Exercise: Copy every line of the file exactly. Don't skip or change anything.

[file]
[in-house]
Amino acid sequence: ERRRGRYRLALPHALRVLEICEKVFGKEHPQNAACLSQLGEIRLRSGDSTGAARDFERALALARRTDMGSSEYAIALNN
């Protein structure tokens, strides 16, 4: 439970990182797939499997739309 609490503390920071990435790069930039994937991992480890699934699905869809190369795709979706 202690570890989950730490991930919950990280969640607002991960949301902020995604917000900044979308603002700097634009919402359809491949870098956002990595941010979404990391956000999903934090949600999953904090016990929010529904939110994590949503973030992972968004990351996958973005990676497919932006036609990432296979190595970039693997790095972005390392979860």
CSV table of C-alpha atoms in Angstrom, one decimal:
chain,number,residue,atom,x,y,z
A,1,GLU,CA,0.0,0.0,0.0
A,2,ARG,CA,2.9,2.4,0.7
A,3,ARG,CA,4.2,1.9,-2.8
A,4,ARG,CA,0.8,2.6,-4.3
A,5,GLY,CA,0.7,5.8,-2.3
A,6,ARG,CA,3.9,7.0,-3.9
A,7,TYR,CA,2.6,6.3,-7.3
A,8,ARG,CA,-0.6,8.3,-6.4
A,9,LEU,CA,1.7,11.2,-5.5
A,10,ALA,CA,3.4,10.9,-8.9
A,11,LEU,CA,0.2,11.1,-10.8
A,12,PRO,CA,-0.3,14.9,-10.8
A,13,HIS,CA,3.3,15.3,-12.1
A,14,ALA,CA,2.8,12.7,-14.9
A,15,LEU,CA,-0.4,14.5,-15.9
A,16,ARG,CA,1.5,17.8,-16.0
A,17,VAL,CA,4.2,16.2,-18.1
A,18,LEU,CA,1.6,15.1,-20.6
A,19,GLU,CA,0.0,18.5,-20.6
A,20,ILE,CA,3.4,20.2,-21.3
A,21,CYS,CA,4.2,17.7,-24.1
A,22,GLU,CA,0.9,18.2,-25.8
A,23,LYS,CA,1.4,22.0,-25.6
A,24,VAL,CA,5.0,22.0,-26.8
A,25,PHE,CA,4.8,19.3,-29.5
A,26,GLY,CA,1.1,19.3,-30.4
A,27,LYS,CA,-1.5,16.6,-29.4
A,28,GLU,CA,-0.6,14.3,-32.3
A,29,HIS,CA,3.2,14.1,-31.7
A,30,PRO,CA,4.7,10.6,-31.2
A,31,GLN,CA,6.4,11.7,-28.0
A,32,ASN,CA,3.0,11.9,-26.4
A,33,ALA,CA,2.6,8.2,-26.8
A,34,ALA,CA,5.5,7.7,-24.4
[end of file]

[in-house]
Amino acid sequence: ERRRGRYRLALPHALRVLEICEKVFGKEHPQNAACLSQLGEIRLRSGDSTGAARDFERALALARRTDMGSSEYAIALNN
């Protein structure tokens, strides 16, 4: 439970990182797939499997739309 609490503390920071990435790069930039994937991992480890699934699905869809190369795709979706 202690570890989950730490991930919950990280969640607002991960949301902020995604917000900044979308603002700097634009919402359809491949870098956002990595941010979404990391956000999903934090949600999953904090016990929010529904939110994590949503973030992972968004990351996958973005990676497919932006036609990432296979190595970039693997790095972005390392979860």
CSV table of C-alpha atoms in Angstrom, one decimal:
chain,number,residue,atom,x,y,z
A,1,GLU,CA,0.0,0.0,0.0
A,2,ARG,CA,2.9,2.4,0.7
A,3,ARG,CA,4.2,1.9,-2.8
A,4,ARG,CA,0.8,2.6,-4.3
A,5,GLY,CA,0.7,5.8,-2.3
A,6,ARG,CA,3.9,7.0,-3.9
A,7,TYR,CA,2.6,6.3,-7.3
A,8,ARG,CA,-0.6,8.3,-6.4
A,9,LEU,CA,1.7,11.2,-5.5
A,10,ALA,CA,3.4,10.9,-8.9
A,11,LEU,CA,0.2,11.1,-10.8
A,12,PRO,CA,-0.3,14.9,-10.8
A,13,HIS,CA,3.3,15.3,-12.1
A,14,ALA,CA,2.8,12.7,-14.9
A,15,LEU,CA,-0.4,14.5,-15.9
A,16,ARG,CA,1.5,17.8,-16.0
A,17,VAL,CA,4.2,16.2,-18.1
A,18,LEU,CA,1.6,15.1,-20.6
A,19,GLU,CA,0.0,18.5,-20.6
A,20,ILE,CA,3.4,20.2,-21.3
A,21,CYS,CA,4.2,17.7,-24.1
A,22,GLU,CA,0.9,18.2,-25.8
A,23,LYS,CA,1.4,22.0,-25.6
A,24,VAL,CA,5.0,22.0,-26.8
A,25,PHE,CA,4.8,19.3,-29.5
A,26,GLY,CA,1.1,19.3,-30.4
A,27,LYS,CA,-1.5,16.6,-29.4
A,28,GLU,CA,-0.6,14.3,-32.3
A,29,HIS,CA,3.2,14.1,-31.7
A,30,PRO,CA,4.7,10.6,-31.2
A,31,GLN,CA,6.4,11.7,-28.0
A,32,ASN,CA,3.0,11.9,-26.4
A,33,ALA,CA,2.6,8.2,-26.8
A,34,ALA,CA,5.5,7.7,-24.4